Relevant and even prescient commentary on news, politics and the economy.

Not even Americans For Prosperity can defeat Glenn Kessler’s love of "both sides"

by Robert Waldmann

Not even Americans For Prosperity can defeat Glenn Kessler’s love of “both sides”

I mean that he loves the phrase “both sides”. This fact check is pretty much “Opinions on shape of planet differ. Both sides overstate their case.” He is discussing a grotesquely dishonest ad by Americans for Prosperity about an Obamacare victim who ” told the Detroit News that her monthly premiums were cut in half, from $1,100 a month to $571. That’s a savings of $529 a month”

I am mainly objecting to this “Too many anecdotal stories, on both sides, have fallen apart under close scrutiny.” Before the cut and paste comment, I’d like to make a really rude question here. You do facts right ? OK how many pro ACA anectdotal stories have fallen apart.

Comments (6) | |

Why Are So Many Americans Confused About Obamacare? How a Video Produced by CBS’ Washington Bureau Misled Millions –Part 1 Updated

run75441: I have been out and about to Thailand and China again so I have had not had a lot of time to contribute. Just reading the many comments on Robert Waldman and Beverly Mann’s well written articles gives a snapshot of how many people do not understand the PPACA and really do not care if they do understand it or have the complete story. It is akin to a mob mentality amongst the opposition to it with the media and well funded opponents egging them on with more and more supposition, conjecture and innuendo. I have often quoted Maggie on Angry Bear Blog and covered her posts to give them greater exposure as I have yet to see her proven wrong. Lately she has taken up debunking many of the myths, falsehoods, and misconception being put forth by the media, the Republicans, the Tea-baggers, and the manure spreaders such as the Koch Brothers who are attempting to buy an election in Michigan with their funding.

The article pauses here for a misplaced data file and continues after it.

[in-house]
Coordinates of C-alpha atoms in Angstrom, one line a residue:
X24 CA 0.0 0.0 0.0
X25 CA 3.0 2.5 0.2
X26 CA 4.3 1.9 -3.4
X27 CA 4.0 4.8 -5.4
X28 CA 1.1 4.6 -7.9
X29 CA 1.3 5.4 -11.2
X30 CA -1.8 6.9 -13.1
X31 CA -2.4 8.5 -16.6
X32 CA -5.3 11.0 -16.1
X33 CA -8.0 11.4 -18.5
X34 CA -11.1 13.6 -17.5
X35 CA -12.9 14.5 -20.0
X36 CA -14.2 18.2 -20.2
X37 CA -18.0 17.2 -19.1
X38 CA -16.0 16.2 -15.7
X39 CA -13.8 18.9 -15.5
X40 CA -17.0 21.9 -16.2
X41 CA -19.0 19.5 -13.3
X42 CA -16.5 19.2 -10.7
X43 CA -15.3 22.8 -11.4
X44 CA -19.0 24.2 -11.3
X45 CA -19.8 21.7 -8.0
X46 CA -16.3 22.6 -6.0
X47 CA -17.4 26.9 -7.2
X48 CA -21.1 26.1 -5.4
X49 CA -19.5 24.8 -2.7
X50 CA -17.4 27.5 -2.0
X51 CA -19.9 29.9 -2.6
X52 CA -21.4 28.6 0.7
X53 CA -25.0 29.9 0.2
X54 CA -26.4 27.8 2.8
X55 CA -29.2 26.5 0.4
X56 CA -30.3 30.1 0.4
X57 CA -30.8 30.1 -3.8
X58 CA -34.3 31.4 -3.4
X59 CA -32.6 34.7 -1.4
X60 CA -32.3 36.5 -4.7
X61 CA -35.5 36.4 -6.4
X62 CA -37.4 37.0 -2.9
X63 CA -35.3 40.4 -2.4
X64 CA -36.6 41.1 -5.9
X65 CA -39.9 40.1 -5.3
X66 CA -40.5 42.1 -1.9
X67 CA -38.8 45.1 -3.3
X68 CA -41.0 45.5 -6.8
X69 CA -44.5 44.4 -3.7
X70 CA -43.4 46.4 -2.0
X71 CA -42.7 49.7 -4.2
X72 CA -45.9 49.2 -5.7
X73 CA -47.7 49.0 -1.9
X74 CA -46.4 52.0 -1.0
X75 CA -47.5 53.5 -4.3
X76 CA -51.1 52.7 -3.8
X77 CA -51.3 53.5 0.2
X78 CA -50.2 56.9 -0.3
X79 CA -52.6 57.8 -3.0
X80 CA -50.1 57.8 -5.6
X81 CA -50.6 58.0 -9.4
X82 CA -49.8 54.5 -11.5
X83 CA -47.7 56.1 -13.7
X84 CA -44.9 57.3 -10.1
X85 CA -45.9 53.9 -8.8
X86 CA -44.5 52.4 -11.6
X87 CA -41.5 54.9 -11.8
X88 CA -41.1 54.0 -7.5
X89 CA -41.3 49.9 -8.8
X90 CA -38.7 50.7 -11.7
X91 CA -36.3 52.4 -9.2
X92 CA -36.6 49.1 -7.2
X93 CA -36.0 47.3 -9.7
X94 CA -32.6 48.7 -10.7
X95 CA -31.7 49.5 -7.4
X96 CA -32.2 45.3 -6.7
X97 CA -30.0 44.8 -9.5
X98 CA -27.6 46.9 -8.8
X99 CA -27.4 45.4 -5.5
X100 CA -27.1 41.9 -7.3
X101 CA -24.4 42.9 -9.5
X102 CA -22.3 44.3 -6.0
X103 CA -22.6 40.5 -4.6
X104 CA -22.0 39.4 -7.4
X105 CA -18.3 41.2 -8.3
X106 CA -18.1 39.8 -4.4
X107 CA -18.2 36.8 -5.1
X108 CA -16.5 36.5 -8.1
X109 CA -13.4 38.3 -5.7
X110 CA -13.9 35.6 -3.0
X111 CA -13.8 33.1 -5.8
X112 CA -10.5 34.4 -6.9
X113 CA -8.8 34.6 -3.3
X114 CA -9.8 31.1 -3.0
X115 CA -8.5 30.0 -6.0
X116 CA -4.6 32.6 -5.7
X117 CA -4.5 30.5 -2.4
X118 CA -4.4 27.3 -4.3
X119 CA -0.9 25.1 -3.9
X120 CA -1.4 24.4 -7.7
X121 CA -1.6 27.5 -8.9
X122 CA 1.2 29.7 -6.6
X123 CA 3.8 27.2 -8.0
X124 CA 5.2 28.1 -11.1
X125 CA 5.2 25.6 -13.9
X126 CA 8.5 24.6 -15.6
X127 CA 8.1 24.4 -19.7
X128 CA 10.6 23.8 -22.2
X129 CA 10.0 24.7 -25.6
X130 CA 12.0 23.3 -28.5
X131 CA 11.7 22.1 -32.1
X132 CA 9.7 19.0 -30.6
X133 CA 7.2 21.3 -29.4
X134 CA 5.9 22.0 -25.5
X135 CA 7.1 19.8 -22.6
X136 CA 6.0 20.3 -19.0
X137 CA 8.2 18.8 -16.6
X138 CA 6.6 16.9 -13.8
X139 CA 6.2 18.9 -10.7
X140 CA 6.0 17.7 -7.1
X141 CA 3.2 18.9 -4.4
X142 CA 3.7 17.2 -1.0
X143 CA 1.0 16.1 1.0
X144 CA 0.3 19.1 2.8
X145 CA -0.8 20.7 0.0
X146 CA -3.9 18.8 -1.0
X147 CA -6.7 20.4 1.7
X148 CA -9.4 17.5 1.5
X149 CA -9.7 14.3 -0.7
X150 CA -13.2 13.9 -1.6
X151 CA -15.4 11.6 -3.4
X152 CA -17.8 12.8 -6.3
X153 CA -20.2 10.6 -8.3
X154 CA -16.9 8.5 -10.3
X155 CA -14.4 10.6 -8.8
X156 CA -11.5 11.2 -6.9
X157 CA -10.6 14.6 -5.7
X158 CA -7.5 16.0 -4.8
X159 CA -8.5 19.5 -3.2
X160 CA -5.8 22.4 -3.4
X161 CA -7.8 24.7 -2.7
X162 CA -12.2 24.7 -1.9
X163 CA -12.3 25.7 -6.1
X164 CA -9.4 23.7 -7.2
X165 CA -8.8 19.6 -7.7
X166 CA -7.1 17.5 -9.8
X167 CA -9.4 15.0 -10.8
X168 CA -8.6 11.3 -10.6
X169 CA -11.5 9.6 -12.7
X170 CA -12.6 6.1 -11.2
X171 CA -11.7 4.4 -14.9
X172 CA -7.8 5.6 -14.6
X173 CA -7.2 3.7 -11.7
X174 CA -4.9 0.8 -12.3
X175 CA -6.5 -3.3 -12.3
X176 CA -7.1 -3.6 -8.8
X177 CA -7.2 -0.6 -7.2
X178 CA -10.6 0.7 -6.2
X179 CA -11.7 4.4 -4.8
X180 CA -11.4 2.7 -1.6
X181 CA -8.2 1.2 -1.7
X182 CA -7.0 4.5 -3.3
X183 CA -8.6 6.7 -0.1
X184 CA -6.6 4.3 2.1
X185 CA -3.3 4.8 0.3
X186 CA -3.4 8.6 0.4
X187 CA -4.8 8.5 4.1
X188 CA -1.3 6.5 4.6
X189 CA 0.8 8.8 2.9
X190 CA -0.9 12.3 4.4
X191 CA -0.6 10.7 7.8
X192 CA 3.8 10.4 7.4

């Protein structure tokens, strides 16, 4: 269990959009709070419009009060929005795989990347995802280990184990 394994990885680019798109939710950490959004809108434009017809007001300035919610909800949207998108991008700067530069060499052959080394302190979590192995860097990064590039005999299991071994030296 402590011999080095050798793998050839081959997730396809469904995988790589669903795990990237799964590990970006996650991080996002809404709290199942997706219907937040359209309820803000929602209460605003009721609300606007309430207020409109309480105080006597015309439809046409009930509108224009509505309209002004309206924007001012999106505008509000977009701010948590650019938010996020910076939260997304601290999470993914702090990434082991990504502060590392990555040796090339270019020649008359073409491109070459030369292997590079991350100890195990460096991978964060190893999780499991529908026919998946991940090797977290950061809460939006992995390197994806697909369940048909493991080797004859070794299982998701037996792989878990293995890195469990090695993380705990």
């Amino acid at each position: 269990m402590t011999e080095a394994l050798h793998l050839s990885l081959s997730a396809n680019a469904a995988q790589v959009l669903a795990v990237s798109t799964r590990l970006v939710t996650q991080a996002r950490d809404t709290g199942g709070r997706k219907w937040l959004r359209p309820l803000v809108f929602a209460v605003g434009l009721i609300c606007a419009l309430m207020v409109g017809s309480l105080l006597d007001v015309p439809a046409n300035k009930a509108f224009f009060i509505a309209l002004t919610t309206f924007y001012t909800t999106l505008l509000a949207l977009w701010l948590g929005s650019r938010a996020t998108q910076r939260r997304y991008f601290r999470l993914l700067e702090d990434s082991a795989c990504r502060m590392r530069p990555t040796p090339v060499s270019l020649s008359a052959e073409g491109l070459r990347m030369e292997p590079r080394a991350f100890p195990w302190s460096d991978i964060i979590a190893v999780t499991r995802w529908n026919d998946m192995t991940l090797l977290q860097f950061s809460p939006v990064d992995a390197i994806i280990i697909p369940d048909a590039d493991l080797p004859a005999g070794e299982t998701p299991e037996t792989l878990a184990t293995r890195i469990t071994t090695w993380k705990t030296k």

Tags: Comments (66) | |

Investors backing off from housing market in Phoenix

The weather has been great in Phoenix for months, but even so, the housing market is slowing down. Nick Timiraos, Real Time Economics from the Wall Street Journal, has an article today that presents the Phoenix housing market as the canary in the coal mine. If the housing market in Phoenix cools down, then other housing markets will too.

“the number of homes sold in January fell 17% from last year, the sixth straight month in which sales have fallen from a year earlier.”

““Demand is really getting quite low. Each month it seems to get a little worse than I expect,” said Mike Orr, a real estate director at the W.P. Carey School of Business at Arizona State University.”

“After 25 straight month-over-month gains, prices have now stayed flat or fallen in each of the last four months.”